No one appreciated a funny story better than Abraham Lincoln. Whenever he heard something that made him chuckle, he filed the story away in his memory to use again when the opportunity presented itself. Occasionally, those to whom he told the stories were not as amused as he was.
Shortly after winning the 1860 presidential election, Lincoln was bombarded by applications from office seekers. One of them was Pennsylvania Senator Simon Cameron. Cameron had a reputation for dishonesty, and when fellow Pennsylvanian, Congressman Thaddeus Stevens learned that Lincoln was considering Cameron for a cabinet position, he expressed his disapproval.
“You don’t mean to say you think Cameron would steal?” asked Lincoln, when told of Stevens’ reservations.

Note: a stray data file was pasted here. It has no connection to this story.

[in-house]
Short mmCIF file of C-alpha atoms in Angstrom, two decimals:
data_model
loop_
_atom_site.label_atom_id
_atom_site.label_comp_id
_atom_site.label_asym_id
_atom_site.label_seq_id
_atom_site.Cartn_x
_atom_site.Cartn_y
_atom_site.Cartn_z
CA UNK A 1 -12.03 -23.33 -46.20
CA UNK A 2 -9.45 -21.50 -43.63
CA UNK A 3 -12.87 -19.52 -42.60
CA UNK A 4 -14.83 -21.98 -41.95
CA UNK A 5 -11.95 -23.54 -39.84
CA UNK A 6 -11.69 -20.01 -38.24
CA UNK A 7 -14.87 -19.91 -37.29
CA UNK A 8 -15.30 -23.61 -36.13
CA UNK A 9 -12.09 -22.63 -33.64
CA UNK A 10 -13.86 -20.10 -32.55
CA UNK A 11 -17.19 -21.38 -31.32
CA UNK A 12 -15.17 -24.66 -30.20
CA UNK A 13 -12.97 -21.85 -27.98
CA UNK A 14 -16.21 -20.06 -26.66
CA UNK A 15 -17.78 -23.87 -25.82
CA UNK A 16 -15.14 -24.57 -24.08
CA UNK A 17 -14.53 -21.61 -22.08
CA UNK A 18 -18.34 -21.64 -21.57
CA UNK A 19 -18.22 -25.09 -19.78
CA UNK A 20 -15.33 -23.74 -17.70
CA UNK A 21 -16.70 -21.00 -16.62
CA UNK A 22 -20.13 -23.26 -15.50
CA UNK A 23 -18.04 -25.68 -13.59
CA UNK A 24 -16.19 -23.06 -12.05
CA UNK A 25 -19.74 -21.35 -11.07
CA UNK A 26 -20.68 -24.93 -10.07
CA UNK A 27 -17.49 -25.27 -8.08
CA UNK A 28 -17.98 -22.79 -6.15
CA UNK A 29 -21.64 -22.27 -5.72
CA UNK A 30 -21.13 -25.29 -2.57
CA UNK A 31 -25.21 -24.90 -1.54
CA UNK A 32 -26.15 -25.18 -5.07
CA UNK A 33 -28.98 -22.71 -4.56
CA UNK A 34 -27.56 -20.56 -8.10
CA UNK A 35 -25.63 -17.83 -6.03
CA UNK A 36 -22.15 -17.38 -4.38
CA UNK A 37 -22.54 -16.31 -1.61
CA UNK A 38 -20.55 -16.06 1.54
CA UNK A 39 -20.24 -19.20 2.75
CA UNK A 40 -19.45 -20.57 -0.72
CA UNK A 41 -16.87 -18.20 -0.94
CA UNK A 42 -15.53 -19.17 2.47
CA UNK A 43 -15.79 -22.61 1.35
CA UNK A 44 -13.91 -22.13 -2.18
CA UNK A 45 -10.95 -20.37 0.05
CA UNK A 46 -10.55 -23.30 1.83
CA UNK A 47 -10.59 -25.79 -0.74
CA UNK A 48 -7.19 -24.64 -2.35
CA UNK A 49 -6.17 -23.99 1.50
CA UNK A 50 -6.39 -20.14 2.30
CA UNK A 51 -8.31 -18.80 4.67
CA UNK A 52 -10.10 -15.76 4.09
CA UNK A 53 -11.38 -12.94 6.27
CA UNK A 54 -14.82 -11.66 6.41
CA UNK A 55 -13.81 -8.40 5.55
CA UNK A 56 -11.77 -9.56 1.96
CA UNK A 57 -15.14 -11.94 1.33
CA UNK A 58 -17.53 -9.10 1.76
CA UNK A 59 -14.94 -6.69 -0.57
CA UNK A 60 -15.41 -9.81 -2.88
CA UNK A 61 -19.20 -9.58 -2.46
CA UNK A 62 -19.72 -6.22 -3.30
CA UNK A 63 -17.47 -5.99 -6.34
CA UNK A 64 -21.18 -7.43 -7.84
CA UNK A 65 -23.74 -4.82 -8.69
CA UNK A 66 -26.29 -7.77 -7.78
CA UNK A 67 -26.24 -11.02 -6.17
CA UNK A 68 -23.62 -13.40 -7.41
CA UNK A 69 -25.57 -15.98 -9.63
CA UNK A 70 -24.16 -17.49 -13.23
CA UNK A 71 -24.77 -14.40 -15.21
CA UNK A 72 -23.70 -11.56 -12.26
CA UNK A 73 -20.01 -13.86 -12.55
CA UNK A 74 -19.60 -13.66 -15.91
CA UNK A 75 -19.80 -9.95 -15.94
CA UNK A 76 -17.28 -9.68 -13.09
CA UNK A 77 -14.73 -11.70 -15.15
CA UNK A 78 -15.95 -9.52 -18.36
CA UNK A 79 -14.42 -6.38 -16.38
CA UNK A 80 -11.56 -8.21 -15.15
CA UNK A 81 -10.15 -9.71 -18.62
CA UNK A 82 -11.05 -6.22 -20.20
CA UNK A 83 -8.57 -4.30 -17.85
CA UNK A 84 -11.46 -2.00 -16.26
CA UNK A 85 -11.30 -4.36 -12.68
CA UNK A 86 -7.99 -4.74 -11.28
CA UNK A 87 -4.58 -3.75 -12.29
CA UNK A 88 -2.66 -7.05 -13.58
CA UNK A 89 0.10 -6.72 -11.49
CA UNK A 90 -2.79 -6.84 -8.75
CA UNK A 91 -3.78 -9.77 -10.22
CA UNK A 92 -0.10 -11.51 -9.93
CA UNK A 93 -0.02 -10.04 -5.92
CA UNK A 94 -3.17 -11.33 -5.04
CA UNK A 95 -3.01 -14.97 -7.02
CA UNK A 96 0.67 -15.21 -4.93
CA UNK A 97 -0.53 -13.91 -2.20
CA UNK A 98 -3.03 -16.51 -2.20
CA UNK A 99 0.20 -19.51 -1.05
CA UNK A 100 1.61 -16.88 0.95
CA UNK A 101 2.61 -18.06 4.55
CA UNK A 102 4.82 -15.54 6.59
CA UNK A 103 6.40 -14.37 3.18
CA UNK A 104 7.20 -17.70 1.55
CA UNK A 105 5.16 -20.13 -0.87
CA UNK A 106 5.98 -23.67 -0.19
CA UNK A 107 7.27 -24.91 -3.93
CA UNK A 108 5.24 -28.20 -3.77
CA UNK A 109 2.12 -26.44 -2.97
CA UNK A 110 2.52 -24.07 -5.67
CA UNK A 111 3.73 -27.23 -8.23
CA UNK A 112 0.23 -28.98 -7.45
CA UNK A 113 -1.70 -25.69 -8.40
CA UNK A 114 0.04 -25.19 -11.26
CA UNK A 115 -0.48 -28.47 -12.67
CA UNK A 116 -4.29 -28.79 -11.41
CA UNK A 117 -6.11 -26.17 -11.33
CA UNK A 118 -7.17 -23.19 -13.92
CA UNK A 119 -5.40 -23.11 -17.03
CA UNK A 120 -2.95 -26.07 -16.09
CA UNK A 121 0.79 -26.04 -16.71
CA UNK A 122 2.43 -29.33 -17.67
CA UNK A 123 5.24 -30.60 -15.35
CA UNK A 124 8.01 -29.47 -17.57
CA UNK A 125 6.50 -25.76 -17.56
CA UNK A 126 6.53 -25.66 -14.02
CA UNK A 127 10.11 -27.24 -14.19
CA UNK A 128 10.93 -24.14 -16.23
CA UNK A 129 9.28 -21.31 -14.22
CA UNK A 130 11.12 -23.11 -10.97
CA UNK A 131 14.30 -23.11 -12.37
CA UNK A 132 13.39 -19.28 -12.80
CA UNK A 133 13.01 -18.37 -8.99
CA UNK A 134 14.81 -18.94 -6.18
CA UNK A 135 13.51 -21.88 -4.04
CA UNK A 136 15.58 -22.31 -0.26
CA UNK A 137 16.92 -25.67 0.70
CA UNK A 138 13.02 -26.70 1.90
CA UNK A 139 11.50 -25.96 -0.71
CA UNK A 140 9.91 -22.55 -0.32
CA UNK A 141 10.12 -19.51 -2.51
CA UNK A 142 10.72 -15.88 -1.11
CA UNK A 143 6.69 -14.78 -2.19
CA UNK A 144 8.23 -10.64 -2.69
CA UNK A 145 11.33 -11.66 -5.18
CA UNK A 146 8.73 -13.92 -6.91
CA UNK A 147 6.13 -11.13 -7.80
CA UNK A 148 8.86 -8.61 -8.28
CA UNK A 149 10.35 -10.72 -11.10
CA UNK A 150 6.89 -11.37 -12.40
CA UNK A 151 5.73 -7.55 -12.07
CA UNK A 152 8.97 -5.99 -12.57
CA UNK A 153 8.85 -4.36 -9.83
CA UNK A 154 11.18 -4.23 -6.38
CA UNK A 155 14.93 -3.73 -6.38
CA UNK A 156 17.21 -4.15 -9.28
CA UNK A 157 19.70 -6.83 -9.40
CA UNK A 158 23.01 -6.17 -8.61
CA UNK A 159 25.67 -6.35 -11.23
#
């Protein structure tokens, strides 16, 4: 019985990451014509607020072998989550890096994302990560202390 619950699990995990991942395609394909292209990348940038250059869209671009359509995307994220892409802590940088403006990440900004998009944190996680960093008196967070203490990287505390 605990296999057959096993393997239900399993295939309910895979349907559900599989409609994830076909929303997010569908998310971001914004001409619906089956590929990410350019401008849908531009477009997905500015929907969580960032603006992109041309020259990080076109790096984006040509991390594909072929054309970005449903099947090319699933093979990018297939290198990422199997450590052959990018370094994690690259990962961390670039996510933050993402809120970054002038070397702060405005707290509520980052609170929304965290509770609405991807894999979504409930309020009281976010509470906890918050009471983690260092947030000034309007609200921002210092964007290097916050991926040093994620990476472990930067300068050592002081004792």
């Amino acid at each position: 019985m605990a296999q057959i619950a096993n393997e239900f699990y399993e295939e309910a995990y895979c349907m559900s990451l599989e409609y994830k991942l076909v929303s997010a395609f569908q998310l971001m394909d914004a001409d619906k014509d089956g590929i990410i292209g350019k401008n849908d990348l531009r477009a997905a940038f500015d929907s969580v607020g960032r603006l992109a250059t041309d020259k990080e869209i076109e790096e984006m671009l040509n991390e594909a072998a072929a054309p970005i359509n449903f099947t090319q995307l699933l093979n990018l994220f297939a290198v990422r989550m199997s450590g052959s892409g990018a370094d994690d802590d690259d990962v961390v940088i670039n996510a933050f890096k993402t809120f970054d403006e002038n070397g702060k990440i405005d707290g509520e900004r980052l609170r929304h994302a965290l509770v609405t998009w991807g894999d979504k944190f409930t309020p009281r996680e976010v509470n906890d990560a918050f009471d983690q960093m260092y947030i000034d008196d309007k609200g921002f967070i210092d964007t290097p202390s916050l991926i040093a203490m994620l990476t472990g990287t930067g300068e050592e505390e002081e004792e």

“No,” replied Stevens. “I don’t think he would steal a red-hot stove.”
Lincoln found this response hilarious and repeated Stevens’ comment to several people. One of those to whom he told the story was Simon Cameron. Cameron did not find the story nearly as amusing as Lincoln thought he should. He was outraged and immediately went to Stevens and demanded that he retract the defamatory remark.
Stevens immediately went to Lincoln, exasperated. “Mr. Lincoln, why did you tell Cameron what I said to you?”
Lincoln replied that he thought it was funny and didn’t think Cameron would take it seriously.
“Well, he is very mad, and he made me promise to retract,” replied Stevens. “I will do so now. I believe I told you he would not steal a red-hot stove. I now take that back.”
Except for the person who has never spoken, everyone will utter his or her last words. Those words may be an expression of surprise, such as Julius Caesar’s famous, “Et tu, Brute?” (Actually, he said something else, but that’s covered in this article.) Parting thoughts might be ironic, such as General John Sedgwick’s half-spoken final…Keep reading